Barron's interviews boutique money manager Jeff Coons, Co-director of Research at life-cycle portfolio firm Manning & Napier Advisors. Coons says he focuses on absolute value, comparing stocks returns as a premium to risk-free bonds, rather than the popular stance of finding stocks that trade at a relative bargain to peers.
Barron's asks Coons: How does this market look in terms of investment opportunities?
When we look at stocks, especially in the U.S., and compare them to the alternative of a 4.5%-5% bond yield, we really see a lot of value out there. We never buy the market, so we don't have to worry about whether the market is cheap or expensive. But we are certainly finding individual companies trading at discounts of 30%, 40%, 50% of their fair value. That's very compelling when the alternative is a 4.5%-5% bond yield.
He says his firm is heavy in tech and healthcare, which both offer high-quality growth, without a premium to more cyclical companies. Here are some of his picks:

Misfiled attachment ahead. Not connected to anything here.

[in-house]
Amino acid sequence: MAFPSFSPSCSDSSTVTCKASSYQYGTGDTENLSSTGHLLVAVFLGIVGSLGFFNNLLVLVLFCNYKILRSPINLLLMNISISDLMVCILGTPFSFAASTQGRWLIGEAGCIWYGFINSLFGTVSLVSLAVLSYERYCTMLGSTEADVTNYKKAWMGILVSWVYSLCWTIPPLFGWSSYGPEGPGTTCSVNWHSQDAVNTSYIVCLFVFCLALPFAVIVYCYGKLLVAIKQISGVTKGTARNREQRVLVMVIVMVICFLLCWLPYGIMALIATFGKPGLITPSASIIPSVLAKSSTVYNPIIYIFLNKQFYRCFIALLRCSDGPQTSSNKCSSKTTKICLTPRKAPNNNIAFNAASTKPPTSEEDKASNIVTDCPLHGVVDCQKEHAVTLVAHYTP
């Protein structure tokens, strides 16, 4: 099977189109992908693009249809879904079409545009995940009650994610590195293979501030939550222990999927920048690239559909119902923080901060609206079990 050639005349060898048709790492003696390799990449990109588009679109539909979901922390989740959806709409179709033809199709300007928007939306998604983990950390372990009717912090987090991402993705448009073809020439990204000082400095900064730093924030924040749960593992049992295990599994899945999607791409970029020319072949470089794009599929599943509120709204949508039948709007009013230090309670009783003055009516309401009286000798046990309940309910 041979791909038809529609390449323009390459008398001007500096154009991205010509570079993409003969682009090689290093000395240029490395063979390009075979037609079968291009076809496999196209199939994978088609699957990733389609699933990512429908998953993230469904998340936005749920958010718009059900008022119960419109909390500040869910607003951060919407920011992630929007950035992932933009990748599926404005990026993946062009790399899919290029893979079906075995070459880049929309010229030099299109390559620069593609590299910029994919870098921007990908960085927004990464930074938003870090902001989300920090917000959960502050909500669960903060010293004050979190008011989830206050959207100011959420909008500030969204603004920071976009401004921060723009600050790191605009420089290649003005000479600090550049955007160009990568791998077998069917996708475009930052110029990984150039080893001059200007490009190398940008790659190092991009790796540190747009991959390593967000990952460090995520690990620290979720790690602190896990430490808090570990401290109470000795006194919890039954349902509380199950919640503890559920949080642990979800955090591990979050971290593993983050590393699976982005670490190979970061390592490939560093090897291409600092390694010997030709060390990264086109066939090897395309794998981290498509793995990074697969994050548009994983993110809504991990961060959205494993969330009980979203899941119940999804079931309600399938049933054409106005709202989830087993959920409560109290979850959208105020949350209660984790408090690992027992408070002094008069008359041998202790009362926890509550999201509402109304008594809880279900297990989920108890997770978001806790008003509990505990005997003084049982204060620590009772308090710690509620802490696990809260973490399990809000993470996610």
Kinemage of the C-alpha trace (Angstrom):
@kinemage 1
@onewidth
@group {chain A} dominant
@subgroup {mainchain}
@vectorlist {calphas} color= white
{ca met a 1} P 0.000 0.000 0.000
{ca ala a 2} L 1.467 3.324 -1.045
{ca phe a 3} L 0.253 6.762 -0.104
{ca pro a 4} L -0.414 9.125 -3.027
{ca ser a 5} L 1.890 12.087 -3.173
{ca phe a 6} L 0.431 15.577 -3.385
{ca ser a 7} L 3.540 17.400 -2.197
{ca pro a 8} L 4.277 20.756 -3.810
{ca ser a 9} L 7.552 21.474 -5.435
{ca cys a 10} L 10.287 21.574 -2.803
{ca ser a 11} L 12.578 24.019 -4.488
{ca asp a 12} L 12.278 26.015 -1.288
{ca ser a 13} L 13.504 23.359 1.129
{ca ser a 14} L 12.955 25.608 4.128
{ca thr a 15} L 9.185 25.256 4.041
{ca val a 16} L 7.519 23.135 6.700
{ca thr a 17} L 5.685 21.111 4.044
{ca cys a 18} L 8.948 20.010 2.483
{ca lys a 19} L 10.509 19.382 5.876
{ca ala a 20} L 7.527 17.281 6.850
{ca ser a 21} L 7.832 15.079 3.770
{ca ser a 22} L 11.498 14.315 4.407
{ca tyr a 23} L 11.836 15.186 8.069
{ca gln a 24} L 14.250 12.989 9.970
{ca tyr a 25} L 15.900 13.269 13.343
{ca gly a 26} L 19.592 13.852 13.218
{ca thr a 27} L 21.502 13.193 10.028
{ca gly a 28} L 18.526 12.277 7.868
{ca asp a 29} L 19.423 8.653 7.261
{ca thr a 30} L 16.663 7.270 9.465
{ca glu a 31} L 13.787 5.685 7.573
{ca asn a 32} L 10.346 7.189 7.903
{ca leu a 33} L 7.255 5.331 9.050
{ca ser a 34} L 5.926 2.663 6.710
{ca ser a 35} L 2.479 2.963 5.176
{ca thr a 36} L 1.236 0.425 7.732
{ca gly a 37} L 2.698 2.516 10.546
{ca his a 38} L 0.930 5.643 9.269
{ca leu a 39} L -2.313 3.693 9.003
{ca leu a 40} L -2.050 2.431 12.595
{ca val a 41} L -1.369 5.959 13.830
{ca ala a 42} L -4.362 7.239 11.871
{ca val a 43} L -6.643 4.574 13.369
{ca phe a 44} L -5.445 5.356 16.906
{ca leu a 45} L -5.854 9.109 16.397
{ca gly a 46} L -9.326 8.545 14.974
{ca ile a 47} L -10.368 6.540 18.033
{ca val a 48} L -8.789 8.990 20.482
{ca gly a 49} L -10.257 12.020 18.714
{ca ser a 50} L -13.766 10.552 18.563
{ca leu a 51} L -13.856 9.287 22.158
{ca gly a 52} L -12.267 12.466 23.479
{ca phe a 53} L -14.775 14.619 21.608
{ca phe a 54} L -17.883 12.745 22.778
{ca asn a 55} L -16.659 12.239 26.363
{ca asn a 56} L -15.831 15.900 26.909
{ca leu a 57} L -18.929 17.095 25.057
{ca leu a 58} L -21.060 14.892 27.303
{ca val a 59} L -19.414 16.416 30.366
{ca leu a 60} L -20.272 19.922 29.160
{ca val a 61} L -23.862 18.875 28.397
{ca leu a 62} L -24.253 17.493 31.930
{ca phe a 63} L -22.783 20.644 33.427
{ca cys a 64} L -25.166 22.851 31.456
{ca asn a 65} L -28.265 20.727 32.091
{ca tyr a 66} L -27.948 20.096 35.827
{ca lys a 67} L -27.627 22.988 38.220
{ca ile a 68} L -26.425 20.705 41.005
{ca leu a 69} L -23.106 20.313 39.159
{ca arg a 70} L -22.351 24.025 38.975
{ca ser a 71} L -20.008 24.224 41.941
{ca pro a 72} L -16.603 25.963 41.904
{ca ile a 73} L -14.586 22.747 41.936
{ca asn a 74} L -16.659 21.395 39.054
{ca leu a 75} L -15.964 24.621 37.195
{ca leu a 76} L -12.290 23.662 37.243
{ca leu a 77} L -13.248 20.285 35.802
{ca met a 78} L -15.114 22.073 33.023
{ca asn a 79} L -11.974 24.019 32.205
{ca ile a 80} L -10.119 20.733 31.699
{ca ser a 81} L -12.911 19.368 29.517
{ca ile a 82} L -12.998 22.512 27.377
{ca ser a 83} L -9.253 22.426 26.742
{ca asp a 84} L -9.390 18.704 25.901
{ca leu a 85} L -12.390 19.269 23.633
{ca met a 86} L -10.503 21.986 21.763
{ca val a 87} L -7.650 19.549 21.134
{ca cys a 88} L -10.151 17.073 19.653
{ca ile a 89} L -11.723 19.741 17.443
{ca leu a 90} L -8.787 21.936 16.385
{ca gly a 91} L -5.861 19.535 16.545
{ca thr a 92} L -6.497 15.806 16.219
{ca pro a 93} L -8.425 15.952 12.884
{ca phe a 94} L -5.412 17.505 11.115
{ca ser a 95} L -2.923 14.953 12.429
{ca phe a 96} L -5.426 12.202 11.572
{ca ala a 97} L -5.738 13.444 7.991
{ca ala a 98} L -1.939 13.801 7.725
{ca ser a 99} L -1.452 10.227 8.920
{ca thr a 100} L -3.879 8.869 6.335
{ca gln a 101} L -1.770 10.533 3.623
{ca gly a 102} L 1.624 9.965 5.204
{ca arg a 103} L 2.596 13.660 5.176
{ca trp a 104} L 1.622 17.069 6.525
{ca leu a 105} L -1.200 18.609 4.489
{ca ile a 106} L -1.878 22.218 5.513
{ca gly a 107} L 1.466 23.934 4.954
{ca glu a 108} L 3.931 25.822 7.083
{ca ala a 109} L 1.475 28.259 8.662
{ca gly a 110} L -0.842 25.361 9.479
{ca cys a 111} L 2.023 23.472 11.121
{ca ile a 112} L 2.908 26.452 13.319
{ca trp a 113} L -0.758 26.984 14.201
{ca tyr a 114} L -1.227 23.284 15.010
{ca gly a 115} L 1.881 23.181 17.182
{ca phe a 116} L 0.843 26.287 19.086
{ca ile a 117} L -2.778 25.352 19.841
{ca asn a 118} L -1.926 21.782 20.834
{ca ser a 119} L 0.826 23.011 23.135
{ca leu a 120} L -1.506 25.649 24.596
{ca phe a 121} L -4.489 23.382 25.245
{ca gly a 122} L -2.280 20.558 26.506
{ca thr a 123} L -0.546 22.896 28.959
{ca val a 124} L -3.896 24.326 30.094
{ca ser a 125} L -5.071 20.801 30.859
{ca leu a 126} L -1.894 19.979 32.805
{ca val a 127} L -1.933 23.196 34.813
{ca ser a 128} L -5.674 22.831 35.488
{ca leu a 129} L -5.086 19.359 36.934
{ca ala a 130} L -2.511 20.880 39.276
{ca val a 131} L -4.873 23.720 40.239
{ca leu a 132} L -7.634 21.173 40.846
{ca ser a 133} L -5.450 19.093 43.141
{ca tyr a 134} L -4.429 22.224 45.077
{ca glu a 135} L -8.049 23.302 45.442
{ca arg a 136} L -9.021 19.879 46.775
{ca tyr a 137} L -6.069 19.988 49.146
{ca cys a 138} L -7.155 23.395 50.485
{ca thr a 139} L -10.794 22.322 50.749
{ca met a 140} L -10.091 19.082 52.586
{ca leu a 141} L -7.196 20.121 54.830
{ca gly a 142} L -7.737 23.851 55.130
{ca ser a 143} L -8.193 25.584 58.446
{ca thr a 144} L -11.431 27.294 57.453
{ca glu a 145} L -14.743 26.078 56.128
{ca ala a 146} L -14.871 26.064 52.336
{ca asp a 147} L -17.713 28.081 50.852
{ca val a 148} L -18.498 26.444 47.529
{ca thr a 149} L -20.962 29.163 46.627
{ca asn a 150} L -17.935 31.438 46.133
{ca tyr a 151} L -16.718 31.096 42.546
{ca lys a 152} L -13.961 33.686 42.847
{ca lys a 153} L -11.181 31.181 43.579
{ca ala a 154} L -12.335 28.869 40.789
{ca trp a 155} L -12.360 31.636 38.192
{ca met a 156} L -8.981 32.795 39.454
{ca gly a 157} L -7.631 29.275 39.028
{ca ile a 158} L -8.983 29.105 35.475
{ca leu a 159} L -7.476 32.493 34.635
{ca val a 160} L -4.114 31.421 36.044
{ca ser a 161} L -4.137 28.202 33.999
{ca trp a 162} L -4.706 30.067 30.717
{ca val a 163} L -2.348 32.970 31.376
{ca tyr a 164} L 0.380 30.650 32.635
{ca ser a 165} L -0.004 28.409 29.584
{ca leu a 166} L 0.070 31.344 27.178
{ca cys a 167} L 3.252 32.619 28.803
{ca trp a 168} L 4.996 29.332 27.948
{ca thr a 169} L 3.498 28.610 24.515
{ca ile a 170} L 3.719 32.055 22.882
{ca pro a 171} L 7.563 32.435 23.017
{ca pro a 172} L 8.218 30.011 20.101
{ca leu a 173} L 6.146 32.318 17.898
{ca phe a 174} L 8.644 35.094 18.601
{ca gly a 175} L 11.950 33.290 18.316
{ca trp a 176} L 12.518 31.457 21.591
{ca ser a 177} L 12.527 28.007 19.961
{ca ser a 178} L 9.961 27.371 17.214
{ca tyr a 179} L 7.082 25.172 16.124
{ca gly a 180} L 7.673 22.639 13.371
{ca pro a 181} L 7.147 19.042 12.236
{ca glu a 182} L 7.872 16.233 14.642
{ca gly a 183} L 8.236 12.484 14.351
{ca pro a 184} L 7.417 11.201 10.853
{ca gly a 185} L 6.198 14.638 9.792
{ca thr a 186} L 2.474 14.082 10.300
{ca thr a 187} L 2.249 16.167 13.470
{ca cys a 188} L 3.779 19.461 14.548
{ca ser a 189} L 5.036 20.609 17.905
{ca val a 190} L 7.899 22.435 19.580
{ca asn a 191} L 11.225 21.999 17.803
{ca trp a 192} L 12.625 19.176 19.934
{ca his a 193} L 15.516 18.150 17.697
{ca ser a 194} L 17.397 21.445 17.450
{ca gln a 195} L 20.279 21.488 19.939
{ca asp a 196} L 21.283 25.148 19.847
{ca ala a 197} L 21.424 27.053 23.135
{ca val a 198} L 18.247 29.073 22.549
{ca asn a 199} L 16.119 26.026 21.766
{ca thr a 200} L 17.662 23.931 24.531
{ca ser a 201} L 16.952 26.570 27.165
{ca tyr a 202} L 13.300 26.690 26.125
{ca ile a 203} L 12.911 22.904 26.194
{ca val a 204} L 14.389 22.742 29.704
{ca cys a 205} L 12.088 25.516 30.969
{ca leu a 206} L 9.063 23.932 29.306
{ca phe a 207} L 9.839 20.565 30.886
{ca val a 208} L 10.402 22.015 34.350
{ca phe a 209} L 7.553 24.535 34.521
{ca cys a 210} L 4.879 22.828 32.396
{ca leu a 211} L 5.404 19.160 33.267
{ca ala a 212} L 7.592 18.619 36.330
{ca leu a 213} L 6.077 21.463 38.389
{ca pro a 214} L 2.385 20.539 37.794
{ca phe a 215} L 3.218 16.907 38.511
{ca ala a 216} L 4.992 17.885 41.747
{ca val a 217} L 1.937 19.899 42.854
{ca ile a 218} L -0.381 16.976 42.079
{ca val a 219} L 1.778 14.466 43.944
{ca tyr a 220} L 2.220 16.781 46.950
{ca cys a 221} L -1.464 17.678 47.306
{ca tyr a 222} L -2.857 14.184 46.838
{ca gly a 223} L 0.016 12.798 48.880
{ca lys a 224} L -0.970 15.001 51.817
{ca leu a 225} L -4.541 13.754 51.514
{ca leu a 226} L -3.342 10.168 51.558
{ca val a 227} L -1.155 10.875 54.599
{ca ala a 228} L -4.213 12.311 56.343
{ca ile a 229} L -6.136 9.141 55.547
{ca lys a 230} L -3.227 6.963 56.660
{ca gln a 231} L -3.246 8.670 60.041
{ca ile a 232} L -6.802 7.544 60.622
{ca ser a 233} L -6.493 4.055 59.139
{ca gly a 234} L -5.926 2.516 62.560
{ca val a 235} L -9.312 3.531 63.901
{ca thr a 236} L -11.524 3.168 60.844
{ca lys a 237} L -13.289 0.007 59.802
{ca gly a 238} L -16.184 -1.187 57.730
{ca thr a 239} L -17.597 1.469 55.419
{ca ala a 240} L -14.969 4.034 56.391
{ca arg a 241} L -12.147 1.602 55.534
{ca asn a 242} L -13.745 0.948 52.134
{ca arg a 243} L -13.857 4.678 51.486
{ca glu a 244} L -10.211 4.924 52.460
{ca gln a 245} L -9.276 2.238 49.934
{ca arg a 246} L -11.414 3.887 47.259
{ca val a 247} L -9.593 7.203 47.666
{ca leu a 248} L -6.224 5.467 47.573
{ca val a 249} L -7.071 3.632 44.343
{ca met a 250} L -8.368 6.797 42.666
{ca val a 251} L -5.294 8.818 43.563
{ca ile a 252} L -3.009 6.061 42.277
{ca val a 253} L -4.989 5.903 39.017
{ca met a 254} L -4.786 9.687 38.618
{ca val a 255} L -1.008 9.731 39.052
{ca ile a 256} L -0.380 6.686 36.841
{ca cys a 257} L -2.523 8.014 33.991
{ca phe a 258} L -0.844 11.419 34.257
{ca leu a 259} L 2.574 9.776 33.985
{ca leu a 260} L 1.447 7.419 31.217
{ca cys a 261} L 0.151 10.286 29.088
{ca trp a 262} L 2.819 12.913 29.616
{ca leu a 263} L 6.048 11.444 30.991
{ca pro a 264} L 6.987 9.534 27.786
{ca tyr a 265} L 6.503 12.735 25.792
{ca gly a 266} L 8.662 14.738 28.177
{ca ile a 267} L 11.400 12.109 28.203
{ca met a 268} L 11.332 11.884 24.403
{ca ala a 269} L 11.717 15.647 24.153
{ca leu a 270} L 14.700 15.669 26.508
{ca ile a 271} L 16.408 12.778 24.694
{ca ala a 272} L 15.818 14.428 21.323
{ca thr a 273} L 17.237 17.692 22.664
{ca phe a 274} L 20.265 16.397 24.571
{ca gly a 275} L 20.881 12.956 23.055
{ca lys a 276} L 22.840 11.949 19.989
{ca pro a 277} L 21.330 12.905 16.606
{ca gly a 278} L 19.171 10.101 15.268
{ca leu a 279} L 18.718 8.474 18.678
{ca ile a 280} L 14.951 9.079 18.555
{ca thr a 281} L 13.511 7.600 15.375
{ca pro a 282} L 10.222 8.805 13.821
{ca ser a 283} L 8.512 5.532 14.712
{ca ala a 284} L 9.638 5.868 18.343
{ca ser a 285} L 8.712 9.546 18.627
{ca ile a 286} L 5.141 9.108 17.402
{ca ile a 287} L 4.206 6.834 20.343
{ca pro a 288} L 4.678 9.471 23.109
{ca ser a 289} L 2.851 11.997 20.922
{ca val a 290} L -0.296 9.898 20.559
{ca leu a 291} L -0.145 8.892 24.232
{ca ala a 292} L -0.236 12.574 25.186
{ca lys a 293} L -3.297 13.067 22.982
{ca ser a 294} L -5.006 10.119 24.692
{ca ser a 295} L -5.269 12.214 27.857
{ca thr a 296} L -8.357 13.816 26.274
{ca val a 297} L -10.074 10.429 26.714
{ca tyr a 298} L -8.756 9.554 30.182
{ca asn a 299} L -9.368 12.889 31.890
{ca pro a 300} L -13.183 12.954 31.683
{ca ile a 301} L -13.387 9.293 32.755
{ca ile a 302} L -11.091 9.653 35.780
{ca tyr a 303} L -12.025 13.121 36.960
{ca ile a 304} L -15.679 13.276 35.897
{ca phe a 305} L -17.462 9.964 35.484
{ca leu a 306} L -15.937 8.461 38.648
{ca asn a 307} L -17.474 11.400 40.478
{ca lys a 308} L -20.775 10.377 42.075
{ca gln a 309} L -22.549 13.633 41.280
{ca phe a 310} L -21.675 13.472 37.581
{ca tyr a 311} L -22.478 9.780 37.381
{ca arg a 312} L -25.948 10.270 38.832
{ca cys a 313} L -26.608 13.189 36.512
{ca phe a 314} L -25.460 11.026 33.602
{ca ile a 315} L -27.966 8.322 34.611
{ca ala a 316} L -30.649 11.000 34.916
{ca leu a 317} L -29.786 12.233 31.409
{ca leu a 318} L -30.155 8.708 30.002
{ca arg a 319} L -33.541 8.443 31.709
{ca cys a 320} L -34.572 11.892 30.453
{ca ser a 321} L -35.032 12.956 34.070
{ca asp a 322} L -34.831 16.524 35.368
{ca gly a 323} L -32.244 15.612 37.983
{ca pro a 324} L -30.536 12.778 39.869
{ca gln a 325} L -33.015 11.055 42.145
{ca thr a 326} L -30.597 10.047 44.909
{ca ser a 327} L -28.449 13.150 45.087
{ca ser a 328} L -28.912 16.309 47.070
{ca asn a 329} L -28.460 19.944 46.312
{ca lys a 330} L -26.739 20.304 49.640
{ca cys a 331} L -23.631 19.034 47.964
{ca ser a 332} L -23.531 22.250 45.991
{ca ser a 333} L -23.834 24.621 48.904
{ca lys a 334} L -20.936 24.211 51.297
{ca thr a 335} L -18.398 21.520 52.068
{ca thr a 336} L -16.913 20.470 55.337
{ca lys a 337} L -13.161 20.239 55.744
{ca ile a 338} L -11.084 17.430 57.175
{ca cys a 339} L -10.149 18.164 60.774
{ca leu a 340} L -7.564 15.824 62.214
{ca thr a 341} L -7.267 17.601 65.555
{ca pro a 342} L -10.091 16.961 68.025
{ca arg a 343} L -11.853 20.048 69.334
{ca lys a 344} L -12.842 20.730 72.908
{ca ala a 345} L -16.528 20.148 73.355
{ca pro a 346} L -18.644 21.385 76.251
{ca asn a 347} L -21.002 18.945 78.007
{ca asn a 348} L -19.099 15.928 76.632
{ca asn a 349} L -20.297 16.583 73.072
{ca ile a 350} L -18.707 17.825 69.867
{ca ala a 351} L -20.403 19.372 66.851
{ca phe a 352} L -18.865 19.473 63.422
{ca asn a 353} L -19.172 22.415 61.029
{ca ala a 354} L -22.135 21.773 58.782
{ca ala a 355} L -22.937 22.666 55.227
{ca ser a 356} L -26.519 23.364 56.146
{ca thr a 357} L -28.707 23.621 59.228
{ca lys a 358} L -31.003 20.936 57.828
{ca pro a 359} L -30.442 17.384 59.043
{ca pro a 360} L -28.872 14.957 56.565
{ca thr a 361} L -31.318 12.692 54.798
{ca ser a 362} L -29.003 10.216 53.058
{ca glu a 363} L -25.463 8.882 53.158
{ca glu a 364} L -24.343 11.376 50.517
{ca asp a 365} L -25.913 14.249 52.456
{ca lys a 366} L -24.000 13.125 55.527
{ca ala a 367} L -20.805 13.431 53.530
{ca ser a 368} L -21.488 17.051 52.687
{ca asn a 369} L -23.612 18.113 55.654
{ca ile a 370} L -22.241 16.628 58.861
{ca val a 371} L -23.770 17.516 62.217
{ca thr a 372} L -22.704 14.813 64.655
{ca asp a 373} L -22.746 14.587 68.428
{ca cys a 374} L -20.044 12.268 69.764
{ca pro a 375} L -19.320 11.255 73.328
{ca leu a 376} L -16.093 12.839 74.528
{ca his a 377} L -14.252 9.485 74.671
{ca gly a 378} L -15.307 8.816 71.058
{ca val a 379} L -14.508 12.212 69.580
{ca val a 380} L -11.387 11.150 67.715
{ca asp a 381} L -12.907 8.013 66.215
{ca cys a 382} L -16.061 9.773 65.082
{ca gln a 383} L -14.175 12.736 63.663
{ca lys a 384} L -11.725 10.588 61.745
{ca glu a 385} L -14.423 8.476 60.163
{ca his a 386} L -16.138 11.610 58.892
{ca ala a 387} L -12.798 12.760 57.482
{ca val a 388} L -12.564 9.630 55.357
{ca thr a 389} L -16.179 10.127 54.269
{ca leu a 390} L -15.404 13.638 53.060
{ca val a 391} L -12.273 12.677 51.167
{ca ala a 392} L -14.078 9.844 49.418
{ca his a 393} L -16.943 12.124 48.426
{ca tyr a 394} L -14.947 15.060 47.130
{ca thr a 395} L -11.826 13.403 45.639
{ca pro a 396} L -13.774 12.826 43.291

- Google (NASDAQ:GOOG): "A great growth company is one that sells into a growing consumer market with a dominant brand." He sees long-term growth of 30%, and says shares trade at a 40-50% discount even using the most conservative assumptions.
- Medtronic (NYSE:MDT) is the 800-pound gorilla of the medical-devices market - one that's not tied to discretionary spending. Earnings growth should be 15-17%. Great pipeline and free cash flow. Shares trade at a 30-40% discount to fair value.
- Southwest Airlines (NYSE:LUV) and Continental (NYSE:CAL): Focus on companies that are "well down the line in terms of bankruptcy risk" that, if they survive, will emerge much, much stronger.
- Lowe's (NYSE:LOW) and Home Depot (NYSE:HD): The two will gain market share from local retailers as a result of the housing downturn. ROE tends to be high-teens to low-20s, and they trade at 1.5-2x book value.